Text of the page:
SOURCE create-db-innodb.sql;

Then, modify the schema to add a balance column to the bank.loan table. This column will be used in the ColumnStore examples below.

SET sql_log_bin = 0;
ALTER TABLE bank.loan ADD COLUMN balance decimal(10,2);
SET sql_log_bin = 1;

On a ColumnStore User Module, connect from the same directory and with the same user:

$ cd test-db
$ mysql -u 'maxuser' -p 

Then, use the SOURCE command to load the create-db-cs.sql file:

SOURCE create-db-cs.sql;

At this point, we have created the bank database and tables, and have loaded the data into the MariaDB Servers, (though we only wrote to Server-1, as the master server it has replicated the data out to the slaves). We have also created the bank database and tables in MariaDB ColumnStore. The tables on MariaDB ColumnStore are empty at this point.

Streaming Data from MariaDB Servers to MariaDB ColumnStore

Next, we will start streaming data via the mxs_adapter utility, so that the data we've loaded on the MariaDB Servers can stream to MariaDB ColumnStore. On MaxScale-1, create a TSV (tab-separated) file named bank.lst with the bank database tables we want to stream:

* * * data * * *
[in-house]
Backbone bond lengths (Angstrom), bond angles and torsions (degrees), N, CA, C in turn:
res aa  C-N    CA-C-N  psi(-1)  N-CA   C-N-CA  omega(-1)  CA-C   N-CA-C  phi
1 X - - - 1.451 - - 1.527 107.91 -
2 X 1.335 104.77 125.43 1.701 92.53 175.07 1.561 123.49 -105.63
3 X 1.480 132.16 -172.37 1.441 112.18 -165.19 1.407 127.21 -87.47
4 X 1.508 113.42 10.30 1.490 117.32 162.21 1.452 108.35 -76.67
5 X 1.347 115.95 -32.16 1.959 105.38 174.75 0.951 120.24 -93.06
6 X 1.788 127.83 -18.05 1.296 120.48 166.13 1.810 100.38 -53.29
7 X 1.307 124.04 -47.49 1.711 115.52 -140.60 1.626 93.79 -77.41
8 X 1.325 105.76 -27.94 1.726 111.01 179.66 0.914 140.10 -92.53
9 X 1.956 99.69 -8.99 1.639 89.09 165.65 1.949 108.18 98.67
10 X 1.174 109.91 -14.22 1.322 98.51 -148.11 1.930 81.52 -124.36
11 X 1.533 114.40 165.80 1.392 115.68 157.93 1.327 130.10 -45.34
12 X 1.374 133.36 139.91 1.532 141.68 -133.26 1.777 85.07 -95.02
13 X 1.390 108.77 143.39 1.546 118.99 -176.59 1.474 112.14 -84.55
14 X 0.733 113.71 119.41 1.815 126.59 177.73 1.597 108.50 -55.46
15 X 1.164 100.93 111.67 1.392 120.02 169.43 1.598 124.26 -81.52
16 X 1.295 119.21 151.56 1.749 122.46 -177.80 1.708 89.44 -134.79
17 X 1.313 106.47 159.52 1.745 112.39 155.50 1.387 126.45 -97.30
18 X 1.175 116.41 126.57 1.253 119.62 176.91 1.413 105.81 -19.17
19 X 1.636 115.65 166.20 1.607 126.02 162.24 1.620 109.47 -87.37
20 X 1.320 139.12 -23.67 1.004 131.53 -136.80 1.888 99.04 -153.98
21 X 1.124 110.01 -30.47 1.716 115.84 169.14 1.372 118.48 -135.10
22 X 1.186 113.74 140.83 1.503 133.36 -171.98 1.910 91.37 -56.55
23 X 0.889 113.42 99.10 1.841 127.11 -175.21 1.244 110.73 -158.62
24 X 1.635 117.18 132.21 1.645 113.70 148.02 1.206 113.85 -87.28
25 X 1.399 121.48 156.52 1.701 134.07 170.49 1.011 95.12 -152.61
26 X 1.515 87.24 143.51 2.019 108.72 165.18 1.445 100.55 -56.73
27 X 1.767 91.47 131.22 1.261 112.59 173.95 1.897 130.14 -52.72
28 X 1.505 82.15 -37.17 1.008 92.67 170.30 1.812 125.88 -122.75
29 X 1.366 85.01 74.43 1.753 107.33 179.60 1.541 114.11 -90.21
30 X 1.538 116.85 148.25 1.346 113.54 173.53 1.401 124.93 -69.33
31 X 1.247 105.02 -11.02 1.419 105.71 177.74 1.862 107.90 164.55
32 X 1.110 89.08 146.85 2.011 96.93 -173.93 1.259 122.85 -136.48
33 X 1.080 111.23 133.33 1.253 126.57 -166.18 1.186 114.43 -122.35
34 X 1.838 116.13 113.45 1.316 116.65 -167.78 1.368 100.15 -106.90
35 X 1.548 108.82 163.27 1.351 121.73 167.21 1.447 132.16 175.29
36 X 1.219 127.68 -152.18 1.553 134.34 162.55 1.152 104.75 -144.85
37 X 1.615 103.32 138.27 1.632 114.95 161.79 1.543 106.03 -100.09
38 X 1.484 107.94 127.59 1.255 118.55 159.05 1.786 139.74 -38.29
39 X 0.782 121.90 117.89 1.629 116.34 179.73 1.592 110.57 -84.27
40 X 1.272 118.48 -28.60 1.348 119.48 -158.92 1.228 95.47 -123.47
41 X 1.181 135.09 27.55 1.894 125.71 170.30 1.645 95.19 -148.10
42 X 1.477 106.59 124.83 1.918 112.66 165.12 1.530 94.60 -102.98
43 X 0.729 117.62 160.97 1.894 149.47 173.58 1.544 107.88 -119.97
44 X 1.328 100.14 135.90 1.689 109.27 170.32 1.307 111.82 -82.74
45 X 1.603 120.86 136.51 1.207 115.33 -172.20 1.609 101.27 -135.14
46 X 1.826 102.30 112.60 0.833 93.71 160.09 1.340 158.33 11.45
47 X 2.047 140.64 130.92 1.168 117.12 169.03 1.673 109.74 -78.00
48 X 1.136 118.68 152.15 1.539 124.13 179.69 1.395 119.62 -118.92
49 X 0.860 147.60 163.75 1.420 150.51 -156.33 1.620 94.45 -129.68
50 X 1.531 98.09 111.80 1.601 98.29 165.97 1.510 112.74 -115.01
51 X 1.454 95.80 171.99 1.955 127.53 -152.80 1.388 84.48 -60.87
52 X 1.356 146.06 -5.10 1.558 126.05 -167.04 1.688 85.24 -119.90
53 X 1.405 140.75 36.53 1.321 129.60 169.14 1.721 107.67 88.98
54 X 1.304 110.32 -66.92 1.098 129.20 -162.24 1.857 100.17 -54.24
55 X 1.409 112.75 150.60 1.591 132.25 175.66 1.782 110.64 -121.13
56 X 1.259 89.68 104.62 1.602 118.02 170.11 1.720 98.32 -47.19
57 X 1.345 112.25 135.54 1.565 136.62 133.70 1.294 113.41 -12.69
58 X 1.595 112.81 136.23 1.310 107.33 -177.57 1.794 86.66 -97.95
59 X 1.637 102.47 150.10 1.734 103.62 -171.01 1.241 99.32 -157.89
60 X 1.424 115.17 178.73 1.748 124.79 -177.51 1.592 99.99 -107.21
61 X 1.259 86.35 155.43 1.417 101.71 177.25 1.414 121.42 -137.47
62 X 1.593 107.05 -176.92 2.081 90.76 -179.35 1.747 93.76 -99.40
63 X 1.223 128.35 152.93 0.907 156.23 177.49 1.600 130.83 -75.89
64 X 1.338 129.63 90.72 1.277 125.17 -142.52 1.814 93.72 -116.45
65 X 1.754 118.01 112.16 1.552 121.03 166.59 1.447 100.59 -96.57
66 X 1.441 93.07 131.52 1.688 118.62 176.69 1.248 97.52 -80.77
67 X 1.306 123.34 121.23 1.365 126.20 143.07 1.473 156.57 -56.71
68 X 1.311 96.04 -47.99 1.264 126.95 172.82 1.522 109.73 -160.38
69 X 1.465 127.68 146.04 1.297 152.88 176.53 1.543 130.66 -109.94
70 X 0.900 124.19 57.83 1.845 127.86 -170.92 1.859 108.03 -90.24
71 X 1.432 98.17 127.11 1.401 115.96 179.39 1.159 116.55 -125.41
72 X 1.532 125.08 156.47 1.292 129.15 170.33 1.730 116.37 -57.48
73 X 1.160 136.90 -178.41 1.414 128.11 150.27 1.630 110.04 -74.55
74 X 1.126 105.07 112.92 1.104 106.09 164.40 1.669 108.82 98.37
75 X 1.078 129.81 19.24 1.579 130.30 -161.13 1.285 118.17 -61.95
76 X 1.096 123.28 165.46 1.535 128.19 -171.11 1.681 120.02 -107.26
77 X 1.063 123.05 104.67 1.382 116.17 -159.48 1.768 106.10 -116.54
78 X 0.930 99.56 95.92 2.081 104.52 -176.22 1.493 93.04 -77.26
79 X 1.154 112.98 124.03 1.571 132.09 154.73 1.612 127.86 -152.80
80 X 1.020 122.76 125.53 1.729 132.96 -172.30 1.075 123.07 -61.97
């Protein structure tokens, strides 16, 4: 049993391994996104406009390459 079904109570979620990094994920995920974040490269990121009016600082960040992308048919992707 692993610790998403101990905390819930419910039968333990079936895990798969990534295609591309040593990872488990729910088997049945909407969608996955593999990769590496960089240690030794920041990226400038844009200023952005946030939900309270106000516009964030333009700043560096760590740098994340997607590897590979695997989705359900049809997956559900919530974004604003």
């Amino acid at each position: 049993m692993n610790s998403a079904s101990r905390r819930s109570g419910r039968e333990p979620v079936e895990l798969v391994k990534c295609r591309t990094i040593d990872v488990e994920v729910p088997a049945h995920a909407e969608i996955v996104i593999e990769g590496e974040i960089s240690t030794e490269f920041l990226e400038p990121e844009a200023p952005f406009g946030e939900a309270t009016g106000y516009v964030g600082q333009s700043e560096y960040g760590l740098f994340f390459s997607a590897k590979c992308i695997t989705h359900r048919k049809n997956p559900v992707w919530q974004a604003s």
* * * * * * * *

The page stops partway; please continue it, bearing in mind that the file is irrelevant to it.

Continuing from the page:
$ cat bank.lst
bank	account
bank	client
bank	client_accts
bank	loan

Now, start the mxs_adapter utility designating this file with the -f option for this file:

$ mxs_adapter -c /etc/Columnstore.xml -u cdcuser -p cdc \
      -h <maxscale-1-host> -P 4001 -r 50 -d -n -f bank.lst

When you run the mxs_adapter utility, it streams logging messages about the operations it's performing to stdout. You can monitor this information to see the binary events its streaming from the MariaDB Servers to MariaDB ColumnStore.

2018-11-28 03:56:49 [bank.client_accts] client_id: 13971
2018-11-28 03:56:49 [bank.client_accts] account_id: 11362
2018-11-28 03:56:49 [bank.client_accts] ca_type: OWNER
2018-11-28 03:56:49 [bank.client_accts] ca_id: 13690
2018-11-28 03:56:49 [bank.client_accts] client_id: 13998
2018-11-28 03:56:49 [bank.client_accts] account_id: 11382
2018-11-28 03:56:49 [bank.client_accts] ca_type: OWNER
2018-11-28 03:56:49 [bank.client_accts] ca_id: 0
2018-11-28 03:56:49 [bank.client_accts] client_id:
2018-11-28 03:56:49 [bank.client_accts] account_id:
2018-11-28 03:56:49 [bank.client_accts] ca_type:
2018-11-28 03:56:52 [bank.account] Read timeout
2018-11-28 03:56:57 [bank.loan] Read timeout
2018-11-28 03:56:58 [bank.client] Flushing batch
2018-11-28 03:56:58 [bank.client] 21 rows, 0 transactions inserted over 10.1008 seconds. GTID = 0-1-23:5371
2018-11-28 03:56:59 [bank.client_accts] Flushing batch
2018-11-28 03:56:59 [bank.client_accts] 21 rows, 0 transactions inserted over 10.1153 seconds. GTID = 0-1-27:5371